by Andrew Zaleski
You couldn’t hear Gary Thomas in the back of the Peabody Conservatory’s East Room on this particular Wednesday night. The founding director of the jazz studies program has a softspoken, if deep, voice. That was but a minor inconvenience on May 2nd, when the focus of the night was the occasion being celebrated—ten years since the inception of Peabody’s jazz studies concentration—and the rather large, twenty-member-plus Improvisation and Multimedia Ensemble assembled at the front of the room.
Indeed the energy came not so much from Thomas, but from the musicians in the audience and on stage gathered around him, which is more of a testament to Thomas’s tutelage and musicianship than a casual observer might think. A member of the Herbie Hancock Quartet since 2002, Thomas, an internationally renowned tenor saxophonist, has also recorded and performed with the likes of Miles Davis, Wynton Marsalis, and another great Baltimore musician, Dennis Chambers. To study jazz under Thomas is the real privilege, and even though on this night he was only conducting a gaggle of musicians, they made sure he hadn’t forgotten the impact of a decade of intense musical study.
“He’s been known to drop the hammer,” announced alto saxophonist and Peabody alumnus Russell Kirk, as he and fellow alumnus and tenor saxophonist Jacob Yoffee presented Thomas with an honor of their own invention, the Badass Mentor Award, just before the fifth and final tune in the set list. (Hometown trumpeter DontaeWinslow, sitting not too far from my row, demanded, loudly yet jokingly, “Cry, Gary”).
“Dropping the hammer” puts it mildly, considering the deftness of the compositions that evening. All five tunes were written by Thomas himself, and each was a packaged blend of disparate styles—blues, funk, avant garde—that makes jazz the savvy, complex genre it is. Trying to count along made me feel as if a few remedial math classes were in my immediate future.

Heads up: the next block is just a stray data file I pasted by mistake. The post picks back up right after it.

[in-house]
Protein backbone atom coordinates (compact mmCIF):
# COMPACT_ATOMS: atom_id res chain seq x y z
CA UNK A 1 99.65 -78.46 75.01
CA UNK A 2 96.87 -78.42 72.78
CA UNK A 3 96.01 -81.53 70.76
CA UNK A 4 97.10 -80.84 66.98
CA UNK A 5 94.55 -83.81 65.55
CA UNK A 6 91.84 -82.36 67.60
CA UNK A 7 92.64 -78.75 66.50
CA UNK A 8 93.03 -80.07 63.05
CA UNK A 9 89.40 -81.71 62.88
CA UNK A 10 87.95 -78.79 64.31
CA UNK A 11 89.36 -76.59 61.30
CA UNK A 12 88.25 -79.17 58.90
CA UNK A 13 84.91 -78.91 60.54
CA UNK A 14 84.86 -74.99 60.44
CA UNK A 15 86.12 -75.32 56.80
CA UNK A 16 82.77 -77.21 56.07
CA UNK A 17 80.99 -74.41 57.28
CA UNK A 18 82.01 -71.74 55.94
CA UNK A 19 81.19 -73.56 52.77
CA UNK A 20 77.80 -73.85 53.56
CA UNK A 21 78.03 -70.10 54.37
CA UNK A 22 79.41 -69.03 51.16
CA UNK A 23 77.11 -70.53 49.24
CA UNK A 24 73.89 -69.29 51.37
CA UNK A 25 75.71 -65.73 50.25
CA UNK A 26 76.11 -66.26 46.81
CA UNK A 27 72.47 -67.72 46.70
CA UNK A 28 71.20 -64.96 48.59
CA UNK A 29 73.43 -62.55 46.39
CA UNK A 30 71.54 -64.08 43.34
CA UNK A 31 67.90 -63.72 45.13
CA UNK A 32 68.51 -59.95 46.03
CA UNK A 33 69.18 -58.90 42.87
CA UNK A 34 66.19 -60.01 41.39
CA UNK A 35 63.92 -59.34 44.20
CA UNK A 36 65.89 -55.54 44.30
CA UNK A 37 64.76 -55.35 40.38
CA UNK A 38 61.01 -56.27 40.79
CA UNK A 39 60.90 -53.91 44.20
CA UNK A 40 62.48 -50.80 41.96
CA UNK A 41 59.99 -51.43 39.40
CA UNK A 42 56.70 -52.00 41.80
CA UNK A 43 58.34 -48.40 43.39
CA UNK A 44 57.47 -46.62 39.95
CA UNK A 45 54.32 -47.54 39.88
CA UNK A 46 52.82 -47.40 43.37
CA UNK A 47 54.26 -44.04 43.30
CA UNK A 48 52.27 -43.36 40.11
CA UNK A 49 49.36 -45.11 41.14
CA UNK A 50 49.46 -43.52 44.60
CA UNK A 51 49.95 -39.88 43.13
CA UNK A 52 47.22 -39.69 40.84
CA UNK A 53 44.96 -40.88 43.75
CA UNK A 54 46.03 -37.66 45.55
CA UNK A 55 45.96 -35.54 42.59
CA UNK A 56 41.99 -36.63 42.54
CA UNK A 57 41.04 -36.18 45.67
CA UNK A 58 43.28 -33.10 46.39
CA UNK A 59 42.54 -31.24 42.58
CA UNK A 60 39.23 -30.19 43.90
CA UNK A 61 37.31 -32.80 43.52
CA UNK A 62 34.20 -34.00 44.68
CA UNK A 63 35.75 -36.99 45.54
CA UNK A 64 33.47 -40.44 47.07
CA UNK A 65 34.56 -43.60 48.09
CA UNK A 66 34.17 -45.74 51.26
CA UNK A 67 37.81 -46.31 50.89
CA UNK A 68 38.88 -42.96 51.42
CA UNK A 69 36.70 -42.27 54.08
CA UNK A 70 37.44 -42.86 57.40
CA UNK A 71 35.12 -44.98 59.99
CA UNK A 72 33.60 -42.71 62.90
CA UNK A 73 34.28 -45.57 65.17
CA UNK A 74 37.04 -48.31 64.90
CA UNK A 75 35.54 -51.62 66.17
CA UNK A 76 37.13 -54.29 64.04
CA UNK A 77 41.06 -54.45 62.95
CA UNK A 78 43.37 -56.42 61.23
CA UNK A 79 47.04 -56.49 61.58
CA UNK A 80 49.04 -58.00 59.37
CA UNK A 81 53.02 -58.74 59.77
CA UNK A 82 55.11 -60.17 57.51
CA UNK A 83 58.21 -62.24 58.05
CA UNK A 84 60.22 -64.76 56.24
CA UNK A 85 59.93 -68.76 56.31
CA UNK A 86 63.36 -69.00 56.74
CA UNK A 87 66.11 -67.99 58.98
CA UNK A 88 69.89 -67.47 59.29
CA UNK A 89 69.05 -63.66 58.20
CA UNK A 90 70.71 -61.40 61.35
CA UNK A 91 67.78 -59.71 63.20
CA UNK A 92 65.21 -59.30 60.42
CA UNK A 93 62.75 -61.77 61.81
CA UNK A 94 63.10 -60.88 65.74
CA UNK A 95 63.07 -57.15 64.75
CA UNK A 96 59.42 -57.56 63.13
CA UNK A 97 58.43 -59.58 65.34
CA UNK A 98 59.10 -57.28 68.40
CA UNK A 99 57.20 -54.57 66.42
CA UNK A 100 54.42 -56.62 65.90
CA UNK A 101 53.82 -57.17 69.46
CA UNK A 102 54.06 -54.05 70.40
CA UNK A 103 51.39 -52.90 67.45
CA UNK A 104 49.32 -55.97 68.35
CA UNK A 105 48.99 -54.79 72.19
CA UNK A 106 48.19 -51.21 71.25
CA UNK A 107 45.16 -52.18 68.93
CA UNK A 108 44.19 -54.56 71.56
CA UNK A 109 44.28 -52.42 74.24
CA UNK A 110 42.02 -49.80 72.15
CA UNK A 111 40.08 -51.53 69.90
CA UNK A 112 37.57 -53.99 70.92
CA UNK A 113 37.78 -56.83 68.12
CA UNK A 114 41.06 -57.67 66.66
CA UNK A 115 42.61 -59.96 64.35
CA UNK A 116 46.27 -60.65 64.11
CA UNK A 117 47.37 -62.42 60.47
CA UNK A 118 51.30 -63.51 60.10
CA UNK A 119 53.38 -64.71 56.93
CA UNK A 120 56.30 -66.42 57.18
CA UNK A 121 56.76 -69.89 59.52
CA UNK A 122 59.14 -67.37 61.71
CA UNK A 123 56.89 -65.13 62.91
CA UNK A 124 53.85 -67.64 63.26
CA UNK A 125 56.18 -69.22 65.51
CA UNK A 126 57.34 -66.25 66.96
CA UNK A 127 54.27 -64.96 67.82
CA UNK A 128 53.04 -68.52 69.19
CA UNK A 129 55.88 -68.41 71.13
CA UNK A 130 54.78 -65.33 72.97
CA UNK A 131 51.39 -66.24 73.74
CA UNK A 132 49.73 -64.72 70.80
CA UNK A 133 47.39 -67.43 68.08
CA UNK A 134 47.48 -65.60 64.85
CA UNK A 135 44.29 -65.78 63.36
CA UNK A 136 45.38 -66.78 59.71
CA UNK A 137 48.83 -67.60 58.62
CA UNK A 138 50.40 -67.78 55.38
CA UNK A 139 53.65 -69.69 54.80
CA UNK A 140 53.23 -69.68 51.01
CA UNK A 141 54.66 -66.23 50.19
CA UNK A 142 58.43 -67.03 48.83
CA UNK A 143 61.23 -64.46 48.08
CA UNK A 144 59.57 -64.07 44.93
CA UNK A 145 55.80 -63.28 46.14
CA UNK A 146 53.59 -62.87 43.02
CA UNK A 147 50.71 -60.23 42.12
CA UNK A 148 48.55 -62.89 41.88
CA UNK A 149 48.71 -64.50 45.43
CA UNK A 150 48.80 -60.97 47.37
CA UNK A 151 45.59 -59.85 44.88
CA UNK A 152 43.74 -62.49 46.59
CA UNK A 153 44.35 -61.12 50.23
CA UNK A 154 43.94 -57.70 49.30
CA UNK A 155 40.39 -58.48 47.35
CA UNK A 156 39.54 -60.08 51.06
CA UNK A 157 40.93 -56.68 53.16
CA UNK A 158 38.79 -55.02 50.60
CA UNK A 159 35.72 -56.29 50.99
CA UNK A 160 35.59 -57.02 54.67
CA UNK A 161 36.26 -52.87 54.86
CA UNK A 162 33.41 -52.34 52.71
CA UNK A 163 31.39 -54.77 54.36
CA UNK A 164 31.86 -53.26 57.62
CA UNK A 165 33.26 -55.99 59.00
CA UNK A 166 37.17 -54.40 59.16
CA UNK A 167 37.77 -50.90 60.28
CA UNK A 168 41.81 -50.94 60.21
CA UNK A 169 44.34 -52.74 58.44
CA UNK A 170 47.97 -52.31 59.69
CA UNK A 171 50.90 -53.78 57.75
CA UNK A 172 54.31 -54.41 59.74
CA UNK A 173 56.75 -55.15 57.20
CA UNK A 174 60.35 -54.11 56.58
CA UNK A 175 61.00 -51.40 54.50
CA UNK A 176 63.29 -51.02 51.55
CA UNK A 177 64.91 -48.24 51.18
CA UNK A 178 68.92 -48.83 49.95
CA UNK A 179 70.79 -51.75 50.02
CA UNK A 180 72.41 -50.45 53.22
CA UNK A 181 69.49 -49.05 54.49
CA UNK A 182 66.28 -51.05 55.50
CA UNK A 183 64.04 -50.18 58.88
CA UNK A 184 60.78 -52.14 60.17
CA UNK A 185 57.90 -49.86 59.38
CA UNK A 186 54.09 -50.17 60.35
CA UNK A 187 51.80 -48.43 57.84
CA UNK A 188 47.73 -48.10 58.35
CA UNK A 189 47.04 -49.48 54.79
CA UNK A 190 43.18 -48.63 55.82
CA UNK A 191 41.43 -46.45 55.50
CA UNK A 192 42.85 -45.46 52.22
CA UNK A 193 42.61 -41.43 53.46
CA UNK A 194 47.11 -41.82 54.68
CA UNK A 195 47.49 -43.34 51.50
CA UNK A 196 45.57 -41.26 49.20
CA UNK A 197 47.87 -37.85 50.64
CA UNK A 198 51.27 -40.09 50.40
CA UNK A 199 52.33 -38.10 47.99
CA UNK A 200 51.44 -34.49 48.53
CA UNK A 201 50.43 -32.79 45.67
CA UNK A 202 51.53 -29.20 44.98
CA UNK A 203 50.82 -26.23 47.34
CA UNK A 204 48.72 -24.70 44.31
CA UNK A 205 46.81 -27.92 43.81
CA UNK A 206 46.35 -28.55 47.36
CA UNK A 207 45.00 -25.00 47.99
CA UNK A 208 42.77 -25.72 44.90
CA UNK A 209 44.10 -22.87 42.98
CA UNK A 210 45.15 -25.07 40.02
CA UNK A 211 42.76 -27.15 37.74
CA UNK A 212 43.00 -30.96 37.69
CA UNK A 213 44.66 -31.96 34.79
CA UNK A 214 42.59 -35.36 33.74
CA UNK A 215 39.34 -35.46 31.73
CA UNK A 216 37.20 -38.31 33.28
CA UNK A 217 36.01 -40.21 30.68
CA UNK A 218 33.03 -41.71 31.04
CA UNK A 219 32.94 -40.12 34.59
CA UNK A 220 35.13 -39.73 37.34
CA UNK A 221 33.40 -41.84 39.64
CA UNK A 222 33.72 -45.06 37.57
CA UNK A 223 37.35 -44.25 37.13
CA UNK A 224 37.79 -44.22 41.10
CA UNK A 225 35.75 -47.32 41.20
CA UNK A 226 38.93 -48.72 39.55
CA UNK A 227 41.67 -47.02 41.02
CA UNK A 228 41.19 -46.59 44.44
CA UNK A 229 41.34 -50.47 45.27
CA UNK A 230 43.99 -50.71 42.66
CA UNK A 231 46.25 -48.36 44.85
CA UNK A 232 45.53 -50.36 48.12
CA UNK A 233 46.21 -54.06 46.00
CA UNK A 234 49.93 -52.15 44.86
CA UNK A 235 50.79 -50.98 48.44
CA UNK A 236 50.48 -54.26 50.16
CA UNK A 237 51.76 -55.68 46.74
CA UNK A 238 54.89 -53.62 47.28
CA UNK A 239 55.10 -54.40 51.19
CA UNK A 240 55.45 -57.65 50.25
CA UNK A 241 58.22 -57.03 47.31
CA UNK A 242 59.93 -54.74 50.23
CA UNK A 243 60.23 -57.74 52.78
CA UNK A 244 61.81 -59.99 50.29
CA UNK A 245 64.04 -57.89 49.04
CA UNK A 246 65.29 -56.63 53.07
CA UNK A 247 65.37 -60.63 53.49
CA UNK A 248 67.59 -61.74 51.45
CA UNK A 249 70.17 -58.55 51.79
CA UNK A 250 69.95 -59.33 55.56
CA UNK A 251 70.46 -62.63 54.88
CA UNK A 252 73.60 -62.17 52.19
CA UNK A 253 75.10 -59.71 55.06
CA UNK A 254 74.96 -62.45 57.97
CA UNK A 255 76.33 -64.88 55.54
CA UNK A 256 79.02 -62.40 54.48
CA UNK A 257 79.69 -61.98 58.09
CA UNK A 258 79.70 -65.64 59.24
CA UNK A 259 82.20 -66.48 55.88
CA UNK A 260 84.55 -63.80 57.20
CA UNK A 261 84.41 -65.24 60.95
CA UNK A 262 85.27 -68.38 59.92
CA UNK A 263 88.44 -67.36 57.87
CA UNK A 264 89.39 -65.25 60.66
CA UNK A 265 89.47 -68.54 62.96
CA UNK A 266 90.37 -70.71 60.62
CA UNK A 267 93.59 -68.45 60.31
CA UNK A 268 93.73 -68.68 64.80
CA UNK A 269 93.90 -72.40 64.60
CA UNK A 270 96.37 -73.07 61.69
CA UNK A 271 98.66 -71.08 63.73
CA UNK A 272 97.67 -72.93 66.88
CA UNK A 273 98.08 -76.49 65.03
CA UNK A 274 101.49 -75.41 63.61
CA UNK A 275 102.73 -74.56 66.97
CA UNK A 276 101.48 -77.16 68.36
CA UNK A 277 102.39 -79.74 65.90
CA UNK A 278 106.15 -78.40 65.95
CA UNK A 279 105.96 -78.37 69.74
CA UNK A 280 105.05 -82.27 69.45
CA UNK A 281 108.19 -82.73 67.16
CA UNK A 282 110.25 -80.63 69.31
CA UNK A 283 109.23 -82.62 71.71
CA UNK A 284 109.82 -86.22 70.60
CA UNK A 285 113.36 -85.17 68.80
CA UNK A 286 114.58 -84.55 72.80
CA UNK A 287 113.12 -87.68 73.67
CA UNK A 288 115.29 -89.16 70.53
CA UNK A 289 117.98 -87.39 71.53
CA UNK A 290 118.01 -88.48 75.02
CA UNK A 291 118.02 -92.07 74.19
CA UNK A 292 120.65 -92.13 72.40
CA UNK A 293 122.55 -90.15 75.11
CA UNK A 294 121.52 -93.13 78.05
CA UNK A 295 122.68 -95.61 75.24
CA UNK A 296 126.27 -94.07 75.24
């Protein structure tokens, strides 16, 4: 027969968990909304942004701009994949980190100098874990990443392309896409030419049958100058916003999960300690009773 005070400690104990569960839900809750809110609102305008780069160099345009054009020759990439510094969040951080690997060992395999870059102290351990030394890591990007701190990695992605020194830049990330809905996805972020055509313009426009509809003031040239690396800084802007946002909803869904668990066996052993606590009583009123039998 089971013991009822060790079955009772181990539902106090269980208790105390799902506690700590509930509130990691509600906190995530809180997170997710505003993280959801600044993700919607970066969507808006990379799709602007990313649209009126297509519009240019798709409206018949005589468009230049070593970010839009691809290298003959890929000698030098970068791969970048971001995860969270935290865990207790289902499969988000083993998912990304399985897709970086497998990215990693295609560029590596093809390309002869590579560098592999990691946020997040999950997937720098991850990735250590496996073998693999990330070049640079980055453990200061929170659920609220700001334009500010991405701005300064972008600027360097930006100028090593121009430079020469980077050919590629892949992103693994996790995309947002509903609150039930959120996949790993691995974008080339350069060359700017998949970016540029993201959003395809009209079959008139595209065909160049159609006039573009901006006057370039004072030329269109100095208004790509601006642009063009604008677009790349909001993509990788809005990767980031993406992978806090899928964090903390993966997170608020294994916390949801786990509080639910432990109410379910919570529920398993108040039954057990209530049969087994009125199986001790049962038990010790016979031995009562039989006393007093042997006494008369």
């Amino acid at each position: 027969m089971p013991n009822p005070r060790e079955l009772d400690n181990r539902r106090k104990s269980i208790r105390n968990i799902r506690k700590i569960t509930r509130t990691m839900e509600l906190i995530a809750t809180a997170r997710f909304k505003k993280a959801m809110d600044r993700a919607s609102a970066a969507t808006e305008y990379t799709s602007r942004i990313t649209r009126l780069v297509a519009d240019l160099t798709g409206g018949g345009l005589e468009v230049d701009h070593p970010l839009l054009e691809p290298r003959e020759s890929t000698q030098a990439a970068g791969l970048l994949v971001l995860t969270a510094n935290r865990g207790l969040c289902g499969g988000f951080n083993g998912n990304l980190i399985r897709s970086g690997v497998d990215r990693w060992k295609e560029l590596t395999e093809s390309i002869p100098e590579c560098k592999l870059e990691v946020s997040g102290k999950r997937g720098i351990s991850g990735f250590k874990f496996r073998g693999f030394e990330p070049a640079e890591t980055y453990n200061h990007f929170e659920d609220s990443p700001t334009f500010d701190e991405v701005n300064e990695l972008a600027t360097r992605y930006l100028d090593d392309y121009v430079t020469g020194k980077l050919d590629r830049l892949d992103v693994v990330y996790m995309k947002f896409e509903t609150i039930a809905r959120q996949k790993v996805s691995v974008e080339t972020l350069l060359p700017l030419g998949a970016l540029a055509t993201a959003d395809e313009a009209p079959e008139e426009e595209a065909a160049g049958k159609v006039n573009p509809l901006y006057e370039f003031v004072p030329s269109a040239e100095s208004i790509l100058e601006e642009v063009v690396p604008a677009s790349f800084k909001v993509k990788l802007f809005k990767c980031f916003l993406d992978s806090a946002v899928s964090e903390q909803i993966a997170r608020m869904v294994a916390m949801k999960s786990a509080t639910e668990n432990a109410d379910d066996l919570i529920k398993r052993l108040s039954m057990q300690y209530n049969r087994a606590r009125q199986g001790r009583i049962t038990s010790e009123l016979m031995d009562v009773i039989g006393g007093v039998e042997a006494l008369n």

Most impressive were the tunes that bookended the performance. “Out of Harm’s Way,” arranged by German saxophonist Axel Claudius Knappmeyer, began the night with a bit of off-time grooving between the drums and the piano, which Todd Simon played with excellent precision all the way through. What seemed like a triplet groove was gradually washed over by a dark, slow buildup in the brass section, at which point the rhythm section assumed a brooding tone and Simon employed some Monk-like stammers on the piano. The treat here was Yoffee, who had been honored earlier with the Outstanding Recent Graduate Award. His tenor solo was masterly, and displayed not only control of the horn’s range, but also a silky, soulful crooning sound that illustrated why he deserved that award.
The final piece, “Exile’s Gate”—another one arranged by Knappmeyer—was a behemoth of a tune that employed a plucky bass line and seven saxophones, as Soot traded bars with Yoffee and Kirk; a mesmerizing flurry of honking brass lines then became progressively quicker until a monster crescendo with the rest of the band ended the impromptu saxophone war.
While the other tunes were excellent in their own right, at moments the jazz was almost too avant garde for my liking. (Then again, this might be symptomatic of my ability to play only straight-ahead swing and hard bop.) “Who’s In Control,” a piece arranged by Kirk, tended to drag during the various solos, and “Peace of the Corridor” somewhat defied characterization (perhaps a good thing in the jazz world). Nonetheless, the ensemble performance was a triumph, and a sign of what undoubtedly will be another decade of phenomenal jazz music from Peabody.